How is Collaborative Law Different From Other Approaches

  • Provides divorcing couples an innovative, cost-effective alternative to a traditional courtroom divorce.
  • It provides the convenience, privacy, autonomy, and safe space to facilitate a settlement tailored to the unique needs and situation of the divorcing couple and their family.
  • Seeks solutions allowing each person impacted by a divorce – especially children – to have the best post-divorce lives possible.

It’s Cost-Conscious

The reason collaborative divorce often saves money is due to the structure of the process. The collaborative divorce involves an interdisciplinary team which consist of a therapist trained in the collaborative mode, called a Mental Health Professional, a Financial Neutral, or financial planner, that looks at your joint finances, and a lawyer for each party that is trained in the collaborative divorce approach. Having both parties and the collaborative team meet altogether helps to more quickly resolve issues and make joint decisions faster. This cuts down on costs, and any court expenses a litigated divorce would incur. In collaborative divorces the parties do not go to court, but work to create their own settlement.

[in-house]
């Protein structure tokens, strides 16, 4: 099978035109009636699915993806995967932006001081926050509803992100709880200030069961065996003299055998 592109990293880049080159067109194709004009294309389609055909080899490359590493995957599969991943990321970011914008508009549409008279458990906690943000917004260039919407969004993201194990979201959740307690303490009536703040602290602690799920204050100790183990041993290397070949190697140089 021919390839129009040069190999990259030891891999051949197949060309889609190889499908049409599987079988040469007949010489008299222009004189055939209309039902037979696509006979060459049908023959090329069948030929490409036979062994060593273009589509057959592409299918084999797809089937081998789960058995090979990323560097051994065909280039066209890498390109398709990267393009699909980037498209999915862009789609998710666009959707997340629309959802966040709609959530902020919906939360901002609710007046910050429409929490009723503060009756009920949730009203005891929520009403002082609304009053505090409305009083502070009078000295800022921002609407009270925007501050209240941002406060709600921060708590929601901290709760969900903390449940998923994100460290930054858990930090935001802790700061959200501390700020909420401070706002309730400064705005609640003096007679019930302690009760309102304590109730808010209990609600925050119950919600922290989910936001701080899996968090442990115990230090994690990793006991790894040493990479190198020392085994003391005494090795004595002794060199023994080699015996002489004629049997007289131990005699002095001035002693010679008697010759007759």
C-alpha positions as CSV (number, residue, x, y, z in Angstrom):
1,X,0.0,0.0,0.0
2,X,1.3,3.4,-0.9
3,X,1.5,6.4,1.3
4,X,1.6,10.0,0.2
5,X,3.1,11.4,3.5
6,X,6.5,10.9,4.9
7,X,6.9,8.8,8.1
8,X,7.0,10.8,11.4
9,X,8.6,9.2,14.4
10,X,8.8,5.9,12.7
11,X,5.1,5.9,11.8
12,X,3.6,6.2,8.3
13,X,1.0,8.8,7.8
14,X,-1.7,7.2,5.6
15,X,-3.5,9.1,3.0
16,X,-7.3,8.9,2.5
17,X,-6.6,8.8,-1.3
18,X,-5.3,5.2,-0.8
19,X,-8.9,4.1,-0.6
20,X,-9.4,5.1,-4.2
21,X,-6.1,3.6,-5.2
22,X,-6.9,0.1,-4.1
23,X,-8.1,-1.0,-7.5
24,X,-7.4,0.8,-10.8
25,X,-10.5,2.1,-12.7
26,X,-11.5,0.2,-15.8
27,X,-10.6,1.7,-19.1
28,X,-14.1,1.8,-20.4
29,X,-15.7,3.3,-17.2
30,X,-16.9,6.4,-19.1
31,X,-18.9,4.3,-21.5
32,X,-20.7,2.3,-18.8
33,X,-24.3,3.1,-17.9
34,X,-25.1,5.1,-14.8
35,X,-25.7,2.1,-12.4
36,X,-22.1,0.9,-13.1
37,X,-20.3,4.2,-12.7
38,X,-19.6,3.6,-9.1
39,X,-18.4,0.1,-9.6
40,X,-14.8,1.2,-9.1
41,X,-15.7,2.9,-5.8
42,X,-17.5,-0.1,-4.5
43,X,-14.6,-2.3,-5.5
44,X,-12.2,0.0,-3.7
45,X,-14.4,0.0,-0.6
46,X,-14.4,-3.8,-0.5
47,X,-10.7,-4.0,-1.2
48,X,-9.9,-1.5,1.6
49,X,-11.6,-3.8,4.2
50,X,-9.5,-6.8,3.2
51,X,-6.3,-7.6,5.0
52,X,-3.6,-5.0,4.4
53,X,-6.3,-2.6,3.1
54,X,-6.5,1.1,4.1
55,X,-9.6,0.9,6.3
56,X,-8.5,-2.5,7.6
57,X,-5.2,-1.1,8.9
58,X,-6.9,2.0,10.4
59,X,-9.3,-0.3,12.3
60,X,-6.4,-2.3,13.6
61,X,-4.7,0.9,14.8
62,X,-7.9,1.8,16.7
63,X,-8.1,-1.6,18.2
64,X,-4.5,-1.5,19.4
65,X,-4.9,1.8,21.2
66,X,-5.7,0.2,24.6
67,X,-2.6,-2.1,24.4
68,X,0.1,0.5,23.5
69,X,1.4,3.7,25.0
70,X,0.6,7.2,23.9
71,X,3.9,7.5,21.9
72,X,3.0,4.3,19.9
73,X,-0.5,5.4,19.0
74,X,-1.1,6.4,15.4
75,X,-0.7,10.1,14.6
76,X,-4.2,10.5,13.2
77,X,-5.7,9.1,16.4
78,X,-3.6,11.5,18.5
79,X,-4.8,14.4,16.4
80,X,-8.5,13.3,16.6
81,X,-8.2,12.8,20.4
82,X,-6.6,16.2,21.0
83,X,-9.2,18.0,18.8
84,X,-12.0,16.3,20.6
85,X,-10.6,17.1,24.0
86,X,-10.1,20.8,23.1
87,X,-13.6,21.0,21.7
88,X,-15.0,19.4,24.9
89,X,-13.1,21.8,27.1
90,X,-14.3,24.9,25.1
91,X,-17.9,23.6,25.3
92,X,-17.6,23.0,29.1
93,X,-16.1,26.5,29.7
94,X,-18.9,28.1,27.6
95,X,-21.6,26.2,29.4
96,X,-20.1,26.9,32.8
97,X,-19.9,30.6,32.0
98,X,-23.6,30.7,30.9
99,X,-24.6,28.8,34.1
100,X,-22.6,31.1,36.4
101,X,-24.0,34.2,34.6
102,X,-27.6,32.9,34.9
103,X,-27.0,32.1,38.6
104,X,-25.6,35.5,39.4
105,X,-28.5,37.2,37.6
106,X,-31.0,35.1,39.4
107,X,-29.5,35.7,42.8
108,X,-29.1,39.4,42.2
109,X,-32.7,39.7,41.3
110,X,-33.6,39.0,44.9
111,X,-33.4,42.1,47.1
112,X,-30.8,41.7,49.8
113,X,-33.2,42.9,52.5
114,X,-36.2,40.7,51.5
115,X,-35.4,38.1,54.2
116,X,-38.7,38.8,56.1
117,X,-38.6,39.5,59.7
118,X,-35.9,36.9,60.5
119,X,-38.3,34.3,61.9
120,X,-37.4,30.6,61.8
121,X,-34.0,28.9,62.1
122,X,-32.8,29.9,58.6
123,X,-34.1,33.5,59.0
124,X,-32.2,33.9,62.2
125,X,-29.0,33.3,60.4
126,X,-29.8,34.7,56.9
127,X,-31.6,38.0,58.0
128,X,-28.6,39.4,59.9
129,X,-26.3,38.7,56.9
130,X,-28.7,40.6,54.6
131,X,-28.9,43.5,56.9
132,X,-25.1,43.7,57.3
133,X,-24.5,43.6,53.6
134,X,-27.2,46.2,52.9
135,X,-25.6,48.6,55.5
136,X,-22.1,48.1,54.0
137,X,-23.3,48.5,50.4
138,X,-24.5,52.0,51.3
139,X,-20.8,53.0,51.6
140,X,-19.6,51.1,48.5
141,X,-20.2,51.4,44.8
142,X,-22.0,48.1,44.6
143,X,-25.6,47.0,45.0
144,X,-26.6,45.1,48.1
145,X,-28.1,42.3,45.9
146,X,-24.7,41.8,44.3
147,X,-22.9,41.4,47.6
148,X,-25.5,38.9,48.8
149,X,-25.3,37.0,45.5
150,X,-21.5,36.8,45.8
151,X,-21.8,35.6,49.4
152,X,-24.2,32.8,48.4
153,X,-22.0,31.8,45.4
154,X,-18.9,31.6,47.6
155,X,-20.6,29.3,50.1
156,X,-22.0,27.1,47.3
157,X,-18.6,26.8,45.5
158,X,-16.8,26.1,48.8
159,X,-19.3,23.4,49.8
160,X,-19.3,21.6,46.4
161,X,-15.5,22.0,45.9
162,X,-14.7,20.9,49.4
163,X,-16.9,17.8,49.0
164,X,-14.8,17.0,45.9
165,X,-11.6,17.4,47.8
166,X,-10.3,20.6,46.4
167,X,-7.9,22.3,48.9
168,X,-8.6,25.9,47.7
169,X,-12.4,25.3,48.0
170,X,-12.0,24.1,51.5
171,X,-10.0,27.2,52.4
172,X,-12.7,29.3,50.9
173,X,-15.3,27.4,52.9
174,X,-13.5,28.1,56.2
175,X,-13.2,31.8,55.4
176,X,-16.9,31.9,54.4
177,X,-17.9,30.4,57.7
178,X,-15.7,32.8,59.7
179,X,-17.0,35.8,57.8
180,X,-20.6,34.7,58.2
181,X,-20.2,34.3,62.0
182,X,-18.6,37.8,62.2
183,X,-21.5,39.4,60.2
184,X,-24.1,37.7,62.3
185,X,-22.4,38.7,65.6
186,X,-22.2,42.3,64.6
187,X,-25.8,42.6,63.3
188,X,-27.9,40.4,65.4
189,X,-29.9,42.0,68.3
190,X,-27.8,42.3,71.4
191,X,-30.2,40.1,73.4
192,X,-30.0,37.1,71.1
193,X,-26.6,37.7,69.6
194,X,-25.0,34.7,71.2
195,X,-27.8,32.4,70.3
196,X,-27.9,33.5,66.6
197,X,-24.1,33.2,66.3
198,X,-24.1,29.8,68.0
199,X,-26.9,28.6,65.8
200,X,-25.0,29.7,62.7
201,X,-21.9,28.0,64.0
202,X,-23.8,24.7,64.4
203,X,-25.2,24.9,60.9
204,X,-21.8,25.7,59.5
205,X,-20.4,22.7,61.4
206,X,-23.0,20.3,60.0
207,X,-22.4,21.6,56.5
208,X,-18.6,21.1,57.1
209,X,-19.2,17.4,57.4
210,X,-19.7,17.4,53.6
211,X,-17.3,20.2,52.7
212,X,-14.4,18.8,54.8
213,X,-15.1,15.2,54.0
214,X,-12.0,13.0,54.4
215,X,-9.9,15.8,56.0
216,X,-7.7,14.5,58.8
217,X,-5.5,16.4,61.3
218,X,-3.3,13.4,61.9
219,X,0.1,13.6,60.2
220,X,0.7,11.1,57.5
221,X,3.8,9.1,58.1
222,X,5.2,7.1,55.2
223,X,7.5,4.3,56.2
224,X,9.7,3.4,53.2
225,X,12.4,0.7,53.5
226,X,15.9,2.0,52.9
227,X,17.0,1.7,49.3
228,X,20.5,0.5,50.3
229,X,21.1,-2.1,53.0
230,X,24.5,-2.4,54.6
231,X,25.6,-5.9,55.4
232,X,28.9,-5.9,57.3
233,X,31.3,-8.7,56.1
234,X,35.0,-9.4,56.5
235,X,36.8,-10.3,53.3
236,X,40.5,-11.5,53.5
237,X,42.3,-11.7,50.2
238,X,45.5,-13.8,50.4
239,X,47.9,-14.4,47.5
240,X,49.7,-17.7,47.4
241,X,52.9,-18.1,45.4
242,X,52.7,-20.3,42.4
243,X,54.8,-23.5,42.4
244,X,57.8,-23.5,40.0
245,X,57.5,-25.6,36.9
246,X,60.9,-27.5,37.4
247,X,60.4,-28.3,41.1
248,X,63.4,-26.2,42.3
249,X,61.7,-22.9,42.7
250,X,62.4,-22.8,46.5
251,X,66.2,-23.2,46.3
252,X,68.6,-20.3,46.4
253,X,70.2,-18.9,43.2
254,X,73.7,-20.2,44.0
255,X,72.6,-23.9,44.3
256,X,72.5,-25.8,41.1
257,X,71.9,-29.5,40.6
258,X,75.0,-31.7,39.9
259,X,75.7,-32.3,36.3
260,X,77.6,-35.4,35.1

Another advantage of collaborative divorce is that both parties meet individually with the therapist and the financial planner to work out a financial plan and a parenting plan for the settlement. Working on these plans with the team neutrals to resolve these issues is much cost effective than meeting with the lawyers for the same billable hours. When decisions can be made in the off- line meetings with neutrals, and then brought to the joint collaborative meetings for discussion, valuable time can be saved.

In addition, you can choose to include a clause in your collaborative divorce agreement that states you will go to Mediation-Arbitration if parties become unable to make necessary decisions after 5-6 meetings. This will prevent the divorce process from having an unending time frame, and prevent parties from exiting the process and going to court. Divorce proceedings that extend for long periods of time are very costly and emotionally disruptive as well.

It’s Personalized